ABC News reported Friday (April 21) that more than 40 Whitehaven High School students contributed to this number with at least $1 million in offers each. A call to determine the total number of students who earned scholarships was not immediately returned. Per the Tennessee Department of Education’s website, Whitehaven’s student body is more than 99 percent Black.
One student, 18-year-old Zariah Nolan, earned nearly $9.6 million in scholarships, including 17 full-ride packages. Nolan told ABC News that she applied to nearly 100 colleges across the country using application packages like the Common Black College Application, which allows prospective students to submit to 51 historically Black colleges and universities (HBCUs) with one set of materials.
She will attend one of those HBCUs, Dillard University in New Orleans, this fall. “My principal always told us you never know where life can take you so apply anywhere just to see,” Nolan said. Her principal, Vincent J. Hunter, added that the 1,765 student-strong high school stands out thanks to its all-alumni staff. “It’s important for us to be our brother’s keeper and we work hard to make sure our kids are prepared for life after graduation,” says Hunter, who also attended Whitehaven.
Kiki Baker Barnes was chosen as the 2015 Administrator of the Year by the National Association of Collegiate Women Athletics Directors. Since 2006, Dr. Barnes has been the director of athletics at Dillard University in New Orleans.
Dr. Barnes also serves as president of the Gulf Coast Athletic Conference. She is currently conducting research on the relationship between coach’s influence, student engagement, and student-athlete success.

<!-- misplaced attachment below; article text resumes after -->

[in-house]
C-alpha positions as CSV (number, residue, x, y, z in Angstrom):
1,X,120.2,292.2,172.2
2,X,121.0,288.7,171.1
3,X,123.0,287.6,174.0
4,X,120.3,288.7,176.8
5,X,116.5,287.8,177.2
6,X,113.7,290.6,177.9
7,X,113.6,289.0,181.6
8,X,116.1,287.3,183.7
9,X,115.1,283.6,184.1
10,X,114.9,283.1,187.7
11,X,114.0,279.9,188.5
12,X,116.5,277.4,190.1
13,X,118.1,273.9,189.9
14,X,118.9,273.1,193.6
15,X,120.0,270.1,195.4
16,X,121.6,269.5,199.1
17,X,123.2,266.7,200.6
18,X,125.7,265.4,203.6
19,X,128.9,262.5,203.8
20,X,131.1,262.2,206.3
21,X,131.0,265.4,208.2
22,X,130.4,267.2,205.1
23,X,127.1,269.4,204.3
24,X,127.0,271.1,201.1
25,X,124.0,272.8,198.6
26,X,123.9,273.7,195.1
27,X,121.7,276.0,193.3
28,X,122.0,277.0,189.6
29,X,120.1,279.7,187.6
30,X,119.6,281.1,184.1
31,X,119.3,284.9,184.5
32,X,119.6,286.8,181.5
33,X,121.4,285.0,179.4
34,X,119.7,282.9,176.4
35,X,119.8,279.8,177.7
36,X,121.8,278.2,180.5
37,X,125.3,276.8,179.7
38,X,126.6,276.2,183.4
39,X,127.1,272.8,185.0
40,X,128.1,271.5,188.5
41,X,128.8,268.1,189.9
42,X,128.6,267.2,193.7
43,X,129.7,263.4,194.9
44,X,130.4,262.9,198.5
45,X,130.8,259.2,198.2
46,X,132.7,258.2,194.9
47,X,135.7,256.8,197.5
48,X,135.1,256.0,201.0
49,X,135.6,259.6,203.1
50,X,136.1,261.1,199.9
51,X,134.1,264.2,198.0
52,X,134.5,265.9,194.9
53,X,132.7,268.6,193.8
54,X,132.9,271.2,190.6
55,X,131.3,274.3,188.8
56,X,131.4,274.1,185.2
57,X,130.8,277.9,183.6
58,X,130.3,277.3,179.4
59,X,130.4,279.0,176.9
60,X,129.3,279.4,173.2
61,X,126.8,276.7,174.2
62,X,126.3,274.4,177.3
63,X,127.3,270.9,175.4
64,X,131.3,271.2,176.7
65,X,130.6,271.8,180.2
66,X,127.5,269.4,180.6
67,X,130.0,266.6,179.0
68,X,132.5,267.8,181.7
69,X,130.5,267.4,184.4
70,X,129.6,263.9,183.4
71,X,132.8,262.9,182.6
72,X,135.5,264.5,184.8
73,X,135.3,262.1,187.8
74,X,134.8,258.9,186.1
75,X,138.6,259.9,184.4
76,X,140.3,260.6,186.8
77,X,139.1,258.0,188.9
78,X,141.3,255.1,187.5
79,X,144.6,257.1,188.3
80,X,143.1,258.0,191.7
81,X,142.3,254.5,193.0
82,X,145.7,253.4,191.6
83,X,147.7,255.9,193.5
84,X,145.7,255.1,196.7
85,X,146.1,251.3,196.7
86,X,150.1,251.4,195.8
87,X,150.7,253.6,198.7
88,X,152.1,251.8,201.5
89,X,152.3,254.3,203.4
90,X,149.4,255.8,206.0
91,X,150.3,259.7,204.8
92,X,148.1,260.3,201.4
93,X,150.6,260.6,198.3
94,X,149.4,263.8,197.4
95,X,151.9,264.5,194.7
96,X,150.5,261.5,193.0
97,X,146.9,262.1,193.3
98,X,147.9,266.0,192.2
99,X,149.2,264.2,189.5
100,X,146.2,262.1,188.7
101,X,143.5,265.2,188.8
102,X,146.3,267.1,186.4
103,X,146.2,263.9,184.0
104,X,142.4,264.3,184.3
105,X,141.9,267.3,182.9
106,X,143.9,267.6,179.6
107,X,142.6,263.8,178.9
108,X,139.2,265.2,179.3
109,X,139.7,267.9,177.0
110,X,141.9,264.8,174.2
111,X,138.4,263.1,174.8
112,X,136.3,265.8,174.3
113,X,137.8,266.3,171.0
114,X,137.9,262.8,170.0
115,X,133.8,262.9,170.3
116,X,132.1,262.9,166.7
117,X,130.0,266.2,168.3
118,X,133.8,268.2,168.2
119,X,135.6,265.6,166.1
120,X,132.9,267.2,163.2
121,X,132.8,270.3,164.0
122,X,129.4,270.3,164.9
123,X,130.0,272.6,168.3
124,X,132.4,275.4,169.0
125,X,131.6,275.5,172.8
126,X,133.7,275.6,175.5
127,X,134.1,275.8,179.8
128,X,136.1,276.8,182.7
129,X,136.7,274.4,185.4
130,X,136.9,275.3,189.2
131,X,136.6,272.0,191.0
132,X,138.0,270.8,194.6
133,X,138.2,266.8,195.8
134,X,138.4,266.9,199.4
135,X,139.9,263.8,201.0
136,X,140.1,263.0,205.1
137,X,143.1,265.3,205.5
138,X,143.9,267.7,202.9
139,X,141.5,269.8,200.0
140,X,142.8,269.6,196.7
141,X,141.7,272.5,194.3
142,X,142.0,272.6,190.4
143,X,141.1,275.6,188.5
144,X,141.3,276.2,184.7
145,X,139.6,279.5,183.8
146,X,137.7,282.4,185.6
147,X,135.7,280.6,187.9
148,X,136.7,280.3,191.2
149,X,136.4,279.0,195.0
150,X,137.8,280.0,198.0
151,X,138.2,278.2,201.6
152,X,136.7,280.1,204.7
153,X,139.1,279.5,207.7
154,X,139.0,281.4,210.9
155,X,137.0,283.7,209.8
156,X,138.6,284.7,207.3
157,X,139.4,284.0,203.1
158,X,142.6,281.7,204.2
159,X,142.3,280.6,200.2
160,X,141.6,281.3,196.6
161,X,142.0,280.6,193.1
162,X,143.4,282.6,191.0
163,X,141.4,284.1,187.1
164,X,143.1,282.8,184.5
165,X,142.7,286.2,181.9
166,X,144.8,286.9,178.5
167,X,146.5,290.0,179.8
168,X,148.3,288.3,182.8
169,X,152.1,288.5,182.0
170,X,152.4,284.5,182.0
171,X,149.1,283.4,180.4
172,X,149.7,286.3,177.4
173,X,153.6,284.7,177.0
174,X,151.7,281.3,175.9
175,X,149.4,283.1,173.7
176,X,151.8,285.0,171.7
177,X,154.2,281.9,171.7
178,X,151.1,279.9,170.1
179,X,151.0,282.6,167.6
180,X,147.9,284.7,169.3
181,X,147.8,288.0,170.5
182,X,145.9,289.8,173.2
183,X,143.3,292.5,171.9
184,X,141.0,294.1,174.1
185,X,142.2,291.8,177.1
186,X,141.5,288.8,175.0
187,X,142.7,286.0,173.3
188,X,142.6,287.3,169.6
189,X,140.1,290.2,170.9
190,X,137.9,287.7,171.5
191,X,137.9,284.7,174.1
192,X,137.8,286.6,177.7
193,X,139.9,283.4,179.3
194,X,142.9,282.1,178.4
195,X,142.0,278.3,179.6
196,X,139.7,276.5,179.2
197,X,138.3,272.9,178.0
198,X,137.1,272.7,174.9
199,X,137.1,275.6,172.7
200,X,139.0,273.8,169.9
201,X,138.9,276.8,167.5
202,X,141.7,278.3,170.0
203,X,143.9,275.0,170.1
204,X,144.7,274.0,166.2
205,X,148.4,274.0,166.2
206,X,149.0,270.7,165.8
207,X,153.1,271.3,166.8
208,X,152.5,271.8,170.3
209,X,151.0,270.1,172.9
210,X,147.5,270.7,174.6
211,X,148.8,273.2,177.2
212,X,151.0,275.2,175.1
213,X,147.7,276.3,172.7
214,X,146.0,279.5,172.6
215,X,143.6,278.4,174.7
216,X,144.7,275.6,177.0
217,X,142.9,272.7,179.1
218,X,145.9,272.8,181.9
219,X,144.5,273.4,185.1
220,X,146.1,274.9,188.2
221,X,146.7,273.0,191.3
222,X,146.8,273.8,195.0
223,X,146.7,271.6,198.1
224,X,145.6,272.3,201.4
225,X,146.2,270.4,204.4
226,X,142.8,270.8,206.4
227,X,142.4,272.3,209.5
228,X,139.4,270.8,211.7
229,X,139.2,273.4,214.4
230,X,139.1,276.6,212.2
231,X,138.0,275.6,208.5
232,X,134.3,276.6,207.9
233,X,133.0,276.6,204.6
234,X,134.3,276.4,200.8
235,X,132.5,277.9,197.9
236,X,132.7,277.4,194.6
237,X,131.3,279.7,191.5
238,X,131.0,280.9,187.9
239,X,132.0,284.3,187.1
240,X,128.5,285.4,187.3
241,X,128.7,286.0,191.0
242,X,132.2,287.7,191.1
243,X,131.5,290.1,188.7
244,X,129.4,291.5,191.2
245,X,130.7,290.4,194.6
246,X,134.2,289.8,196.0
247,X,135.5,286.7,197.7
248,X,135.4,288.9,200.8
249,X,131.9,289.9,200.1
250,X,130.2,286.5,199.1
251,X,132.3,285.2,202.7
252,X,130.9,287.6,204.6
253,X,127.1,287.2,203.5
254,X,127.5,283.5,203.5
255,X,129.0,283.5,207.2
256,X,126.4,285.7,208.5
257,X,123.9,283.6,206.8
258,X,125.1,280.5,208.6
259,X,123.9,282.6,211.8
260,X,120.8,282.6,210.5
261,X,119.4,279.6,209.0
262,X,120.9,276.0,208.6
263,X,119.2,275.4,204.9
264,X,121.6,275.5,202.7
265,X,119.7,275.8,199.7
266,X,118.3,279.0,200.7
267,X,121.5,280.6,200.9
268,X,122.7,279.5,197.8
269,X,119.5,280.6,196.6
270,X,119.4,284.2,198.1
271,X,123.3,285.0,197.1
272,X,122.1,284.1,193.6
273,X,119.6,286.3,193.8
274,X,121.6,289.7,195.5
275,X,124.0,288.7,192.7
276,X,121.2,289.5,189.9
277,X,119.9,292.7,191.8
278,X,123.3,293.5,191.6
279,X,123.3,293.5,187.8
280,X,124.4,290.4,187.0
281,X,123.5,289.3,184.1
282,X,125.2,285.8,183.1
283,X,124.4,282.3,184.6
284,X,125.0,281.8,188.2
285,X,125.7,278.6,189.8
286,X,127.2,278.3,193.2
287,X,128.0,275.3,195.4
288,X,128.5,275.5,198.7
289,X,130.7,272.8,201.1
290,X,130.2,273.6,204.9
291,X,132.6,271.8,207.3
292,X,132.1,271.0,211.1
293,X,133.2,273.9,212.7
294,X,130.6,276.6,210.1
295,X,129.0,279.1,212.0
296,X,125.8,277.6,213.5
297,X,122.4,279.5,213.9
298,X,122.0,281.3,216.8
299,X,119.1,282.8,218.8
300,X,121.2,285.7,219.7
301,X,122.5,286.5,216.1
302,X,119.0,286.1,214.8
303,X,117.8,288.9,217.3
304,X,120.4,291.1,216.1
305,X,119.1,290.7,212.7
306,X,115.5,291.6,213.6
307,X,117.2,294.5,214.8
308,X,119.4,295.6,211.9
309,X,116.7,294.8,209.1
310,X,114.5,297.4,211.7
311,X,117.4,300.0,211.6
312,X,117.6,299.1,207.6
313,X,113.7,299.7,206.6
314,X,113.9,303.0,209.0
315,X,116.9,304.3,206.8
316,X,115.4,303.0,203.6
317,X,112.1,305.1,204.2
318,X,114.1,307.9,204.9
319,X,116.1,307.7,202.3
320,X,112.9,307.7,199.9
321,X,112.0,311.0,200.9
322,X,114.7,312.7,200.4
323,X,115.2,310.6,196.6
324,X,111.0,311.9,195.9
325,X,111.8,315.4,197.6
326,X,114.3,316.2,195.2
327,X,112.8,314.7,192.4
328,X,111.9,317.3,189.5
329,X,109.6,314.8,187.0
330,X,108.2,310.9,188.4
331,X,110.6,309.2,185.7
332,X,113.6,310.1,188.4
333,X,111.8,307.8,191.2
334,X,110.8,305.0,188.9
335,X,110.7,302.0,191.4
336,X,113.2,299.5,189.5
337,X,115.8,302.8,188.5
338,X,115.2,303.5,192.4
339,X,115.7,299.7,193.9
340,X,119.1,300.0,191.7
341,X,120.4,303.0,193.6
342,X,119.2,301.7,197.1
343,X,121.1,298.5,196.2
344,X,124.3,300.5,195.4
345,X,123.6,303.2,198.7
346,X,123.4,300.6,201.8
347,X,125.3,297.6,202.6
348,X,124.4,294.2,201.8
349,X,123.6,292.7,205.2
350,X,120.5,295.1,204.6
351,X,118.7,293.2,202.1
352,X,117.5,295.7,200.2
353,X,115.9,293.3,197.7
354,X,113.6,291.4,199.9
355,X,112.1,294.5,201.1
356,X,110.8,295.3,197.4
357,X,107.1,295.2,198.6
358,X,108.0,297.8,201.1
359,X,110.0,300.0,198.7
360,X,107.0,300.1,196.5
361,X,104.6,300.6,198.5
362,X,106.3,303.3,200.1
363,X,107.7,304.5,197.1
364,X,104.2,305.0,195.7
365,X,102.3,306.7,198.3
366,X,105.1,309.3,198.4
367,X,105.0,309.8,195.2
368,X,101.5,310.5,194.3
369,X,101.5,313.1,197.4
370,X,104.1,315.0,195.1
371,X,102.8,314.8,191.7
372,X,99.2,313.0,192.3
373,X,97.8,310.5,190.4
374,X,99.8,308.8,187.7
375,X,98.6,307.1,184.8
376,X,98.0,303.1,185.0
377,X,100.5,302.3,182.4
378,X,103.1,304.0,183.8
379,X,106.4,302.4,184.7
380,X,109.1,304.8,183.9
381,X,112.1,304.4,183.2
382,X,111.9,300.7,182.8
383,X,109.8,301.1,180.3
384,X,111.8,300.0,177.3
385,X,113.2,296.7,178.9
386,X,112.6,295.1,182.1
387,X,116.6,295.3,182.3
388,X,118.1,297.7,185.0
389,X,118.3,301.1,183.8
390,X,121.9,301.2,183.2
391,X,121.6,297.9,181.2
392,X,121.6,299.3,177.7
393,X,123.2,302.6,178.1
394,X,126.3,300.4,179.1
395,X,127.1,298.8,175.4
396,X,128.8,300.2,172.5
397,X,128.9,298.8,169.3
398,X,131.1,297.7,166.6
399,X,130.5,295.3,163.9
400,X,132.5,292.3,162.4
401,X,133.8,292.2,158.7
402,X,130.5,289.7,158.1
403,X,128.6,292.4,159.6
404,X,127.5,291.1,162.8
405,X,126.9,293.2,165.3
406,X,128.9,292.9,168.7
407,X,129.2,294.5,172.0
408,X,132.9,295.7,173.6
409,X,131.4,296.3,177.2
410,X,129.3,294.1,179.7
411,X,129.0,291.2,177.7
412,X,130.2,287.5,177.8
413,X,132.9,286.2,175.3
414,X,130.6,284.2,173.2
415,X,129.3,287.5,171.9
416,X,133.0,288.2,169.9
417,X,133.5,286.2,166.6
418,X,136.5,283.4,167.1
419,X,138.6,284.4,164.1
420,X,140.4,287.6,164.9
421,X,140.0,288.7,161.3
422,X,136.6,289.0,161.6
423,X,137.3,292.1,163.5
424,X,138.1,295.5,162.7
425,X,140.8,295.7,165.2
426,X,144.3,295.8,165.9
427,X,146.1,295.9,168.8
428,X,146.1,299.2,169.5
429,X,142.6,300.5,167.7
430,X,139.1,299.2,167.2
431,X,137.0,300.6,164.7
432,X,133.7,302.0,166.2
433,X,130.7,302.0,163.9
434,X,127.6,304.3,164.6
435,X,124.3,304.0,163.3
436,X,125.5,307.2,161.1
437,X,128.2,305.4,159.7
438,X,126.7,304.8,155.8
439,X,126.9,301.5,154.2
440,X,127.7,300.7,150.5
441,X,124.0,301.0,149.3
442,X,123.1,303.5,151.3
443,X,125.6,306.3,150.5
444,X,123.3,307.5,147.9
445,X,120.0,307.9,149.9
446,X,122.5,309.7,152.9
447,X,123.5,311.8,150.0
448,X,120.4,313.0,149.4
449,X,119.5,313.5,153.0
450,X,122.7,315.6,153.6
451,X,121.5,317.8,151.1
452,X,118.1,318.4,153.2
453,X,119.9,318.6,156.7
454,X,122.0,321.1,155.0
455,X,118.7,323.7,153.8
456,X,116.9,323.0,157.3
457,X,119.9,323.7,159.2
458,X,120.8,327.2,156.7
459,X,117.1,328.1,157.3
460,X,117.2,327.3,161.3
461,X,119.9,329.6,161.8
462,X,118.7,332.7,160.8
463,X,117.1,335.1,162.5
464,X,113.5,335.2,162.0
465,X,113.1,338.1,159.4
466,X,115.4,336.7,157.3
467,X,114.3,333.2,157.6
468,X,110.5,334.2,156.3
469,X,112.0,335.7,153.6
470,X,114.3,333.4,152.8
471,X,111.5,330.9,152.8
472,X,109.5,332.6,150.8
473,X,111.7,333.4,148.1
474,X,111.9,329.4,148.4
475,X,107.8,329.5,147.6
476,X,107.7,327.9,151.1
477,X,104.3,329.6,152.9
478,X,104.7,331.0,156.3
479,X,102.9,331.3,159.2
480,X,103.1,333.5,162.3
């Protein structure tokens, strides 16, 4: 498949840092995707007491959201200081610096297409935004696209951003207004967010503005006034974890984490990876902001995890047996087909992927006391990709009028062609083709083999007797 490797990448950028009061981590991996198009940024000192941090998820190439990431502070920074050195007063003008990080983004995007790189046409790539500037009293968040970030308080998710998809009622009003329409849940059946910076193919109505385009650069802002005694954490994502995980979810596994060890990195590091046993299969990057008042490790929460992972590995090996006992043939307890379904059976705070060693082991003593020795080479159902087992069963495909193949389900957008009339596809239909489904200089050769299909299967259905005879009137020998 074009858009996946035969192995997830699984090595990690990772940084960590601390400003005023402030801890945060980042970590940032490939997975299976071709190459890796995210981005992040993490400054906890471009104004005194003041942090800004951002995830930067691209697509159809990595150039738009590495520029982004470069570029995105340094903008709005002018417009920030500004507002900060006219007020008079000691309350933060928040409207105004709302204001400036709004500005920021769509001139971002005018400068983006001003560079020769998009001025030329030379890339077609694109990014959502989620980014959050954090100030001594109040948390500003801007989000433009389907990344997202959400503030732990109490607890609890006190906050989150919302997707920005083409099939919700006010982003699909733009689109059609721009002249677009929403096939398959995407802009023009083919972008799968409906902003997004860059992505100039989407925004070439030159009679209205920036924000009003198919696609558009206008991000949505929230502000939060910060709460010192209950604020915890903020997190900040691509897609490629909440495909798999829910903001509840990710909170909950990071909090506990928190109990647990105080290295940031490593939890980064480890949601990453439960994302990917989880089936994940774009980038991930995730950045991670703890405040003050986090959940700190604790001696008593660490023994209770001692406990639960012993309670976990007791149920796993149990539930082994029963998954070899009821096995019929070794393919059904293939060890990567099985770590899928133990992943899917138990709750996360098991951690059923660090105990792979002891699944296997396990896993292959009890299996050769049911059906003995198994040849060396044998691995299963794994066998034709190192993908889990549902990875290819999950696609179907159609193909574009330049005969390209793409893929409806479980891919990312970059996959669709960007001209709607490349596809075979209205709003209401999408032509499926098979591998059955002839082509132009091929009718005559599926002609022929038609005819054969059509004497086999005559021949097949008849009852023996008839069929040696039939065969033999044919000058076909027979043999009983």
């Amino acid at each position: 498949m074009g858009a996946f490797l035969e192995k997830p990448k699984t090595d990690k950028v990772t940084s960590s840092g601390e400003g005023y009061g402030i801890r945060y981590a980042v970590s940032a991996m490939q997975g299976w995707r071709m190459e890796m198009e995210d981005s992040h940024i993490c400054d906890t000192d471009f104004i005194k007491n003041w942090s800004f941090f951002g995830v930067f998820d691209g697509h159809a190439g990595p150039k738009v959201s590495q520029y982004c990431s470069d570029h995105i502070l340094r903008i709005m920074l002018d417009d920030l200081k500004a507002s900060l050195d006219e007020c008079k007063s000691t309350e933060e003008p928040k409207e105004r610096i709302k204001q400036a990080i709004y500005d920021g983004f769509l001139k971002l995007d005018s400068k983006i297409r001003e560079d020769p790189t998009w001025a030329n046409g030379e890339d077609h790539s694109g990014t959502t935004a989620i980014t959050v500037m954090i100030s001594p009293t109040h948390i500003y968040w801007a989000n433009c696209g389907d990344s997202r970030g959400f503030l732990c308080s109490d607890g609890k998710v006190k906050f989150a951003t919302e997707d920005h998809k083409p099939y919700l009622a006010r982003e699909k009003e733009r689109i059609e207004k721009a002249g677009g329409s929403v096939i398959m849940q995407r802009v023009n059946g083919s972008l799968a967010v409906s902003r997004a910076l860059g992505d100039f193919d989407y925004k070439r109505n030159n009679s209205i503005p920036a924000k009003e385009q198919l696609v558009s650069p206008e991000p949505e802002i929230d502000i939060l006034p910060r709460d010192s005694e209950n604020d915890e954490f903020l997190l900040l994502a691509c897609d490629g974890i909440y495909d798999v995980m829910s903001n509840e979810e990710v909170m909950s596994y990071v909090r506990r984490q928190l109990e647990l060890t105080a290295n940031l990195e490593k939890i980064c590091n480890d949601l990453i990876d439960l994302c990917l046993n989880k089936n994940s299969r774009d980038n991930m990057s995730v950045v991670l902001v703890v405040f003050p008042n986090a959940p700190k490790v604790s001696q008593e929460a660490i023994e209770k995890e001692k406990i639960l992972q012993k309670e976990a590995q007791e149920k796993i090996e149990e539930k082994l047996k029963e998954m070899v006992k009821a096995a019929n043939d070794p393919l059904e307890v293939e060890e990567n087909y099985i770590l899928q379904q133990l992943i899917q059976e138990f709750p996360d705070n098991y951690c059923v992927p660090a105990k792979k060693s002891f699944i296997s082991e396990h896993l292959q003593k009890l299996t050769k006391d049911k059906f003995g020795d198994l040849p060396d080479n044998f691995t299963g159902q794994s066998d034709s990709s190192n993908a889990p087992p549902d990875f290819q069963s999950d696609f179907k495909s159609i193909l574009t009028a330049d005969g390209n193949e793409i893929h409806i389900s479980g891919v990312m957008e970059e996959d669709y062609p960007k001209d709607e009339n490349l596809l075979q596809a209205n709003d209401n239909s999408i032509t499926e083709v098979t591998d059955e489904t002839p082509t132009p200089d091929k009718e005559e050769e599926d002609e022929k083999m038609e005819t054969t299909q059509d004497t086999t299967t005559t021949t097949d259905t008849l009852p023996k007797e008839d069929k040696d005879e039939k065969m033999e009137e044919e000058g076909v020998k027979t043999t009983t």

“Dr. Barnes is not just a leader at Dillard,” said Dr. Walter Kimbrough, president of Dillard University. “She is a leader for our conference and for athletics nationally. Her energy and initiative have been great, and we are proud of her accomplishments.”
Dr. Barnes holds a bachelor’s degree and a doctorate in higher education administration from the University of New Orleans. She also earned a master’s degree in communication and media studies at the University of Louisiana, Lafayette.
“More than just a necessity, given the percentages of men to women at Dillard, immediately we just thought how can we raise the awareness of the education to be had at an HBCU [which] is like none other,” said Lyte.
According to Dr. Walter Kimbrough, President of Dillard University, what began a simple meeting of the minds turned into a full fledged opportunity for Lyte to leverage her renowned platform, and implement change on Dillard’s campus.
Dr. Kimbrough passionately shares how he and Lyte’s partnership began.